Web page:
Oamaru Mail poll puts National ahead


An Oamaru Mail poll found 40% of people would vote for National, 25% for Labour and 22.5% are undecided.


Jan Howell 50 said she hoped that recent polls inidcating a rise by Labour would not be a continuing trend.



“I think the Labour Party is running the country into the ground. I think they have their priorities wrong. There are people really struggling in this country but a lot of their money seems to be going overseas.”



Adele Foley, 55, said…the country needed a change of leaderhsip and she would be voting for National and John Key.



Waimate accountant Tim Jones said he was confident his preferred party, National, would win the election.



“I prefer National’s economic policies. People want less control of the economy and Government spending to be reduced.”



Unemployed man Greg Petry, 34, also thought it was about the economy.



“Seeing the eocnomy is going down National will probably get in.”



However, he was undecided about who he would vote for, preferring to wait to hear which party “made more sense” closer to the election.



Health, education and the economy were the biggest concerns of most people spoken to. However not everyone thought National ahd the best answers.



One woman, 48, who did not want to be identified said she thought the economy was the big issue and that Labour were doing a good job of managing things. “I think they are doing as much as they can in a global environment.”



Pip Harrington, 74, said she would be voting for Labour because she didn’t trust National with her pension.



“I’m hoping Labour will catch up but it might be a bit late. It’s important for people on a pension.”


She said she was happy Labour had bought back the railways and was worried that National would sell them off again if they got back in to power.



But more common was a desire for change among people spoken to. One semi-retired man, who wished to remain anonymous, said that he wanted “Aunty Helen” out of Government.



“People must be sick of the granny state by now. People in government have ideas above their station. They are supposed to be looking after our interests not their own.



That level of support of support could be seen as good for National because Oamaru always votes red. But the poll is not scientific and only 40 people were questioned.


That is comforting because it means I don’t have to be scared that 7.5% of people indicated they’d vote for New Zealand First. 🙂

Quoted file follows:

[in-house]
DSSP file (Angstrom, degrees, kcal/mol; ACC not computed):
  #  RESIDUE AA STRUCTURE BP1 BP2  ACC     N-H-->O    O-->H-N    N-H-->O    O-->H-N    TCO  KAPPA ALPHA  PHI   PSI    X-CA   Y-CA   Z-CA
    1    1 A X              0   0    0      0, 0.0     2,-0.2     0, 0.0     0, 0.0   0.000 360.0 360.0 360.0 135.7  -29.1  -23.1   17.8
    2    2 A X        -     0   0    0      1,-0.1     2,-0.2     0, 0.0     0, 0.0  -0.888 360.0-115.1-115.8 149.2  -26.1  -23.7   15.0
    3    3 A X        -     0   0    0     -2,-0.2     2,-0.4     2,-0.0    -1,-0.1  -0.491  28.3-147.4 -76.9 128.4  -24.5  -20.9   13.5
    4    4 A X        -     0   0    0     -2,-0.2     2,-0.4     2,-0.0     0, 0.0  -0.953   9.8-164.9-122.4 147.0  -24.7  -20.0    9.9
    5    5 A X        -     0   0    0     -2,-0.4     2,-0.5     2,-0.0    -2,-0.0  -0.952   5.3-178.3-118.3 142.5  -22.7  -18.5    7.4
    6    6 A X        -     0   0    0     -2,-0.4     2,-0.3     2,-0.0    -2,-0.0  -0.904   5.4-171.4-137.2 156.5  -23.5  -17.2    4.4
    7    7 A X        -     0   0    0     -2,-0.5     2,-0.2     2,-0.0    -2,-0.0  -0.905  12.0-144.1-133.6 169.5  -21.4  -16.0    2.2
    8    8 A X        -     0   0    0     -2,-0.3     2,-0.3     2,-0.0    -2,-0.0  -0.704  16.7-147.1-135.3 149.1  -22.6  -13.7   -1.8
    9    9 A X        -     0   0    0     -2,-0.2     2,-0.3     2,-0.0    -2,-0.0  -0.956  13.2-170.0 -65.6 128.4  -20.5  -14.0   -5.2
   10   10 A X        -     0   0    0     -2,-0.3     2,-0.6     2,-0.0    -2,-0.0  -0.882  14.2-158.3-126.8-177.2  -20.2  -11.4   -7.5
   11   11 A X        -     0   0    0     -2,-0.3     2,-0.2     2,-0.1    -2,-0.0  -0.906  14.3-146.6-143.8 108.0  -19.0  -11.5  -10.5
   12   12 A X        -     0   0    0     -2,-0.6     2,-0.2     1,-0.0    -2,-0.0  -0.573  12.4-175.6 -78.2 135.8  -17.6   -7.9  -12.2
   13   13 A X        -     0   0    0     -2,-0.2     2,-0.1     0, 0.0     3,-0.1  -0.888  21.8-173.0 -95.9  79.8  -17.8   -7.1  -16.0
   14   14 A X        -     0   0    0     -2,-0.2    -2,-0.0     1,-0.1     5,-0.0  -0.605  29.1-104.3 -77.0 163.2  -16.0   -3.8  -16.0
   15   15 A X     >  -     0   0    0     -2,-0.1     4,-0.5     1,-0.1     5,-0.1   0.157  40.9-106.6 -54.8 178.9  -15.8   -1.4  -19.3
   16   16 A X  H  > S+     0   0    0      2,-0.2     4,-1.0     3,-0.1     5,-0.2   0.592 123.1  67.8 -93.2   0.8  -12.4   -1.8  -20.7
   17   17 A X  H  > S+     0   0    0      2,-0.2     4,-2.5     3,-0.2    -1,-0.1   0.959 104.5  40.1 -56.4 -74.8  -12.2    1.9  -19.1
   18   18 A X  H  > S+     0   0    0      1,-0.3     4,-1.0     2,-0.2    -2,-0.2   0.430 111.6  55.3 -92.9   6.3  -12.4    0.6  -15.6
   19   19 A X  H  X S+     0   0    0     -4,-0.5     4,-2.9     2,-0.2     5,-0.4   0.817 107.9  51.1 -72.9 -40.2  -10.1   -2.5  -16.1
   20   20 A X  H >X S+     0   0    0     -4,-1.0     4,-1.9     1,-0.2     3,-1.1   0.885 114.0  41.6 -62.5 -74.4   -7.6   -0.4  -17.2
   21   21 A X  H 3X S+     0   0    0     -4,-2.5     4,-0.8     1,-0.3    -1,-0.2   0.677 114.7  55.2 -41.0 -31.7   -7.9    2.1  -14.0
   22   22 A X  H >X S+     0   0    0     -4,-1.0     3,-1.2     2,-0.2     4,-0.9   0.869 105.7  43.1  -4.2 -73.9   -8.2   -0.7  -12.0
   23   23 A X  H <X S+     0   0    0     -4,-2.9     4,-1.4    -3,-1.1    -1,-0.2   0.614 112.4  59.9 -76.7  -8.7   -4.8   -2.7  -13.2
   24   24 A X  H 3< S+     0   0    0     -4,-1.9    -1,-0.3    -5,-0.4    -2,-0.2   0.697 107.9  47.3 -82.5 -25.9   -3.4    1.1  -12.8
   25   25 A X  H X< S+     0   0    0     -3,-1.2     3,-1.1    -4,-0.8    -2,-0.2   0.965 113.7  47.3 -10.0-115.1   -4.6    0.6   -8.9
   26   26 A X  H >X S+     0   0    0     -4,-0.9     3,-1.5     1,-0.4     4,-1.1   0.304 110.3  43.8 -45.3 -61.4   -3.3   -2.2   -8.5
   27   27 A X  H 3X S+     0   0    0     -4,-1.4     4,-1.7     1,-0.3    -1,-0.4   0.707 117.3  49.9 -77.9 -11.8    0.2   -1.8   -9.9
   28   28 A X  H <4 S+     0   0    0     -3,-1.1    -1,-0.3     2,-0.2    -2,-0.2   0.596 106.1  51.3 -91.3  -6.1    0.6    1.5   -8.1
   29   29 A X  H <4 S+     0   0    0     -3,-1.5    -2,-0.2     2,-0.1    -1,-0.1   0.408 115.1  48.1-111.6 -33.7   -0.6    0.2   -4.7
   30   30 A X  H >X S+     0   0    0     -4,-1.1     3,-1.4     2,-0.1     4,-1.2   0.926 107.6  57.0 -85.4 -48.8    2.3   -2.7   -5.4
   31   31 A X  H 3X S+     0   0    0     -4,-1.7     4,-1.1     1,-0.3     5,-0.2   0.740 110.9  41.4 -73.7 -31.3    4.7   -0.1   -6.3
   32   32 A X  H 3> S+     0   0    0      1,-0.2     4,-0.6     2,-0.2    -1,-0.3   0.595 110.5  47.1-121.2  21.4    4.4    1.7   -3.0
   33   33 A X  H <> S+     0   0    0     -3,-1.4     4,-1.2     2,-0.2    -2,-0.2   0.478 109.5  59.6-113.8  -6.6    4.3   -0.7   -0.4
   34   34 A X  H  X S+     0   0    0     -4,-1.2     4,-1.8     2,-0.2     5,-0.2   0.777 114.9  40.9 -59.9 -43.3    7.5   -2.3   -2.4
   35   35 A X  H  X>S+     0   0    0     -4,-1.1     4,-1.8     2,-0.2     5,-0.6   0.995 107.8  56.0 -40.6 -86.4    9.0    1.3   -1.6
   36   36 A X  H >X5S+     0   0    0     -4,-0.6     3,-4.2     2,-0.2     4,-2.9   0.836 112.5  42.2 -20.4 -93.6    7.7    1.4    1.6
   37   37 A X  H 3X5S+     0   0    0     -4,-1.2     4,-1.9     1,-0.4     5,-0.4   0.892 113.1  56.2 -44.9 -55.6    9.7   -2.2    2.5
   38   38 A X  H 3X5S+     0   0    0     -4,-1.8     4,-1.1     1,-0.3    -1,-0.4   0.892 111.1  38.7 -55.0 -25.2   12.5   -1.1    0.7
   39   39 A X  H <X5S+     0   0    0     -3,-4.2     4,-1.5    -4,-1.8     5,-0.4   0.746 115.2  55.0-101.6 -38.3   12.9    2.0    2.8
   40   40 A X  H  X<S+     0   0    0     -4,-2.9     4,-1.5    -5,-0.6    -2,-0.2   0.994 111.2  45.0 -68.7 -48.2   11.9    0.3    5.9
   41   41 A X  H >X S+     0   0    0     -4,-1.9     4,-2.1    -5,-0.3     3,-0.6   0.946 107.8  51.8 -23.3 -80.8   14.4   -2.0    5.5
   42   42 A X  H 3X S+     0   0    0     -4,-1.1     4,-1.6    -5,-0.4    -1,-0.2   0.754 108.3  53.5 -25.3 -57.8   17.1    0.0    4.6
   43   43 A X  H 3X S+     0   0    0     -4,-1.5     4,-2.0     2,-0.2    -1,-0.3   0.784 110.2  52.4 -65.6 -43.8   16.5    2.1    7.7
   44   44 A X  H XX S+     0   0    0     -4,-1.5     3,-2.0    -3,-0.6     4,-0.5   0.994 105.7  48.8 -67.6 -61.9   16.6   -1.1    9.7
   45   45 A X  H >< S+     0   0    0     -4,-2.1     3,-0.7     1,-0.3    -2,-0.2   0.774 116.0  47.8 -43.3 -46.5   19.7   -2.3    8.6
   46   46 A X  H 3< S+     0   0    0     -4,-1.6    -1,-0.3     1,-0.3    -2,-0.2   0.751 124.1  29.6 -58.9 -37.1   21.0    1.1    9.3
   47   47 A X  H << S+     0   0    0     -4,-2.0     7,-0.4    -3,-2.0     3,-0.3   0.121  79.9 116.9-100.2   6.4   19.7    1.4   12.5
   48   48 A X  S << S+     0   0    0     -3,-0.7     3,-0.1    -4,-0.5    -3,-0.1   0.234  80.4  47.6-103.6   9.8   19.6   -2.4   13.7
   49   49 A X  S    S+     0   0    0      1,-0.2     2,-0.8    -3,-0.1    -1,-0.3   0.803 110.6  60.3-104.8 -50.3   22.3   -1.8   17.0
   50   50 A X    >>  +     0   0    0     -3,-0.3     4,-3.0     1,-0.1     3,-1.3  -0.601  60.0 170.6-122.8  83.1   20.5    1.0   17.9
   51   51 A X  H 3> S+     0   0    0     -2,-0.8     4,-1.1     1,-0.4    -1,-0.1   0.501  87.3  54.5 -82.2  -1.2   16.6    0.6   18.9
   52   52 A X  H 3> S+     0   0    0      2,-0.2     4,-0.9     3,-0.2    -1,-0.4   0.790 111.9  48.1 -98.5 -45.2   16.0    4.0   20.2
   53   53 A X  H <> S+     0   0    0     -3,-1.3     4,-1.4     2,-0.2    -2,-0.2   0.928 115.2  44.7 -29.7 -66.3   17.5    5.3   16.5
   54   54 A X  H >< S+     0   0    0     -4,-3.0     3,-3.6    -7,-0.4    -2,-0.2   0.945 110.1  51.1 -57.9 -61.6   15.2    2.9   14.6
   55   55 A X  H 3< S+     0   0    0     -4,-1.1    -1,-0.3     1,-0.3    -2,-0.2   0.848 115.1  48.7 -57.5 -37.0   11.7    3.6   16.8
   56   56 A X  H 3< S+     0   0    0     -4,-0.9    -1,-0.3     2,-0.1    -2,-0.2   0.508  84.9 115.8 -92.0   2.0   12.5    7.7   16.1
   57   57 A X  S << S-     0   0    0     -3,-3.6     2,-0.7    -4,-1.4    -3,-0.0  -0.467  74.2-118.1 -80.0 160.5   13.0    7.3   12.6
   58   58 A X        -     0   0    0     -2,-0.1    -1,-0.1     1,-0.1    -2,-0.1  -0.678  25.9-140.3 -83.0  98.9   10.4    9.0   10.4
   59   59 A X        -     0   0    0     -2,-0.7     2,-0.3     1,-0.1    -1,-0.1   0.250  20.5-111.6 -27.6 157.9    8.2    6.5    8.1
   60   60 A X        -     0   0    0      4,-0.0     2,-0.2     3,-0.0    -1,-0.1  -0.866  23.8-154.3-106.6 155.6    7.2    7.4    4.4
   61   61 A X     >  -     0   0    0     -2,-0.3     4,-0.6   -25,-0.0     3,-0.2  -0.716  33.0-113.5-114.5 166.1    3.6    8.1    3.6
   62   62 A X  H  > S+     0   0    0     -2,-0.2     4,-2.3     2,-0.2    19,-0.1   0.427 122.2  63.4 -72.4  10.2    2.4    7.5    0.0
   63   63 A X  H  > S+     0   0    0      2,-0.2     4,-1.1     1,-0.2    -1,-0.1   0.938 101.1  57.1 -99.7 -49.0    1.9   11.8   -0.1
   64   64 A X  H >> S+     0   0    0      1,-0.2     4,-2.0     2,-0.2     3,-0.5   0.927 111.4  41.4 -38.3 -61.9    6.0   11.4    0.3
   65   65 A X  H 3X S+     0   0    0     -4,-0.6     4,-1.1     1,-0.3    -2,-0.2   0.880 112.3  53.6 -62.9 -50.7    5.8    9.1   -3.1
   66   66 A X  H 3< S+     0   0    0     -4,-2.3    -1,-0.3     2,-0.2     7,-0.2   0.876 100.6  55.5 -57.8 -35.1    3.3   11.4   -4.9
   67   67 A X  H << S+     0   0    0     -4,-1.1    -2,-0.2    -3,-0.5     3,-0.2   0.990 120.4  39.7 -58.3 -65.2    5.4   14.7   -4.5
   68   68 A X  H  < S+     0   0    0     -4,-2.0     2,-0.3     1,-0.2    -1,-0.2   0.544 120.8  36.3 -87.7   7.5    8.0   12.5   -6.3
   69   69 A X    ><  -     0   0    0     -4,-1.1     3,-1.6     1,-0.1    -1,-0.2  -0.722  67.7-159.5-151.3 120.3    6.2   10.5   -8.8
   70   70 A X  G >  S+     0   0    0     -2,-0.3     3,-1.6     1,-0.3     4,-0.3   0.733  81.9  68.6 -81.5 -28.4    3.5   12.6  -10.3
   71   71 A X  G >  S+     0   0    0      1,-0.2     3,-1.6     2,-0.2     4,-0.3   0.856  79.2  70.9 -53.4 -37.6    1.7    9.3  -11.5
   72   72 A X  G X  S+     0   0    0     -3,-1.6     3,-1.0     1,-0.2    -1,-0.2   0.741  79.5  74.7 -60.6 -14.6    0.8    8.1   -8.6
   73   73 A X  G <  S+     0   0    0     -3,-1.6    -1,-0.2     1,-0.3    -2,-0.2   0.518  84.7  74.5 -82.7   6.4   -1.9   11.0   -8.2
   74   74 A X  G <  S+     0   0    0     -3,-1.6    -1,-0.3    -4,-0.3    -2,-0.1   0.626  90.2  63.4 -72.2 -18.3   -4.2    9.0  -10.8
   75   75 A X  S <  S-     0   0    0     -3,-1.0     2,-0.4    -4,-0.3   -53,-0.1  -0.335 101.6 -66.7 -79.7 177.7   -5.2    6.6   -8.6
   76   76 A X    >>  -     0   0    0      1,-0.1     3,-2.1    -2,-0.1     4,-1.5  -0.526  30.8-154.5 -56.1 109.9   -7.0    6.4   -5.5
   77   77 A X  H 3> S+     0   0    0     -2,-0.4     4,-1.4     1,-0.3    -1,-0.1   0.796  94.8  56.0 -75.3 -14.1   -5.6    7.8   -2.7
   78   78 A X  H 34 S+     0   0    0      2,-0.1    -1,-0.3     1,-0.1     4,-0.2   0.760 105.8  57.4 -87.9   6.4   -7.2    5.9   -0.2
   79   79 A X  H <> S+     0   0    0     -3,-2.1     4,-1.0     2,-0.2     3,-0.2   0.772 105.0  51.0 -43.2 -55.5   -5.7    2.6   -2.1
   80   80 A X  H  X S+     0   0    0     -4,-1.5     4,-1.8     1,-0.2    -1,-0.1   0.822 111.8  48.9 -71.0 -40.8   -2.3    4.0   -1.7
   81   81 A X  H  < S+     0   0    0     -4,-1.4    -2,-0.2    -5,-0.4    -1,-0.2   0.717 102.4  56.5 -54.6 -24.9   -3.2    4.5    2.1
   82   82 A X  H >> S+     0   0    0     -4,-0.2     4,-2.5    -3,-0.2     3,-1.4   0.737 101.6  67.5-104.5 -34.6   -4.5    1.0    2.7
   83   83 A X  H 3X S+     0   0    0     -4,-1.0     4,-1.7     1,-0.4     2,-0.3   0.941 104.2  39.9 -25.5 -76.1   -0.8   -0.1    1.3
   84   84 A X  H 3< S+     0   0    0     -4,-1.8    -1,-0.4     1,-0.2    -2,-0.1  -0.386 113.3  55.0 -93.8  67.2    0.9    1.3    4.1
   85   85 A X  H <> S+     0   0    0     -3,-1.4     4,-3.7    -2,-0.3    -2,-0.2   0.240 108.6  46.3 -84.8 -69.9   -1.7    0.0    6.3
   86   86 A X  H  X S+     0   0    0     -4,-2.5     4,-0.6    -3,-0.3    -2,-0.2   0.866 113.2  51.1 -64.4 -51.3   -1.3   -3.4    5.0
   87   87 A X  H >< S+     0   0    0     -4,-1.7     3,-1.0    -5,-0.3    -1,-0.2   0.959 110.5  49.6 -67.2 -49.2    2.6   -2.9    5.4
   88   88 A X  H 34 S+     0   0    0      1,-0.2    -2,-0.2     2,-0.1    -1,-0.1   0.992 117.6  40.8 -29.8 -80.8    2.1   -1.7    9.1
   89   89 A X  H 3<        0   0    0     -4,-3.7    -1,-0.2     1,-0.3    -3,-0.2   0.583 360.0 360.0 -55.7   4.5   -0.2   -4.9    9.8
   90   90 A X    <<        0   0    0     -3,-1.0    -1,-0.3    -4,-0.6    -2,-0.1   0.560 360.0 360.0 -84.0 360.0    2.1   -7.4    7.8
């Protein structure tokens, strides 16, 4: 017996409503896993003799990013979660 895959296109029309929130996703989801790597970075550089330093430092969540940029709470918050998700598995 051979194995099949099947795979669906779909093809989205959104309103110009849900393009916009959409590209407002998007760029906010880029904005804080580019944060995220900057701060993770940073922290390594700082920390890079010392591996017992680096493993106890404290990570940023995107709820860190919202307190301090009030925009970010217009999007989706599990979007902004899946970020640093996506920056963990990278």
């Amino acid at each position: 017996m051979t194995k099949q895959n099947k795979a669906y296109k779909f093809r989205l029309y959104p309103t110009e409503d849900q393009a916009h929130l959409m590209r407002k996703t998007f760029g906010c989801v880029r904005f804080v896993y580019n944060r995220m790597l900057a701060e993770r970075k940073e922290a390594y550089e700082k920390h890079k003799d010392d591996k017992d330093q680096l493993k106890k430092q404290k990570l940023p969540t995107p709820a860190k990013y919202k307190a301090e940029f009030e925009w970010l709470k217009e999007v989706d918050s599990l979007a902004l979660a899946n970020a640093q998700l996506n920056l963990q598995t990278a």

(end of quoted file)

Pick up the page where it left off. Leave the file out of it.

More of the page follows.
Discussion groups


I’m in Wellington today with Strategic Link, an agri-business discussion group.

We meet three times a year and members include people from farming, farm support and finance.

Previous meetings have covered business models, human resources and governance. Today’s theme is climate change and its impact on our businesses.

Milking before Dawn



Our heifers are calving and the cows are due to start any day now.

 The tanker began collecting milk a couple of weeks ago, though it’s only coming every couple of days.

 Apropos of that and in the wake of Montana Poetry Day which was celebrated last week, I offer this view of milking which is generally considered a fairly prosaic business.


Milking Before Dawn



In the drifting rain the cows in the yard are as black

And wet and shiny as rocks in an ebbing tide:

But they smell of the soil, as leaves lying under trees

Smell of the soil, damp and steaming, warm,

The shed is an island of light and warmth, the night

Was water-cold and starless out in the paddock.


Crouched on the stool, hearing only the beat

The monotonous beat and hiss of the smooth machines,

The choking gasp of the cups and rattle of hooves,

How easy to fall asleep again, to think

Of the man in the city asleep; he does not feel

The night encircles him. The grasp of mud.


But now the hills in the east return, are soft

And grey with mist, the night recedes, and the rain.

The earth as it turns towards the sun is young

Again, renewed, its history wiped away

Like the tears of a  child. Can the earth be young again

And not the heart? Let the man in the city sleep.


– Ruth Dallas –  

Buyer beware


An MP told me had had visits from 75 people seeking advice after the last finance company fell over.

Another MP said a constituent told hime he had invested $30,000 in Provincial FInance because an ex-All Black fronted the advertsiements.

I wonder how many people invested in Hanover Finance because a former news reader fronted the ads?

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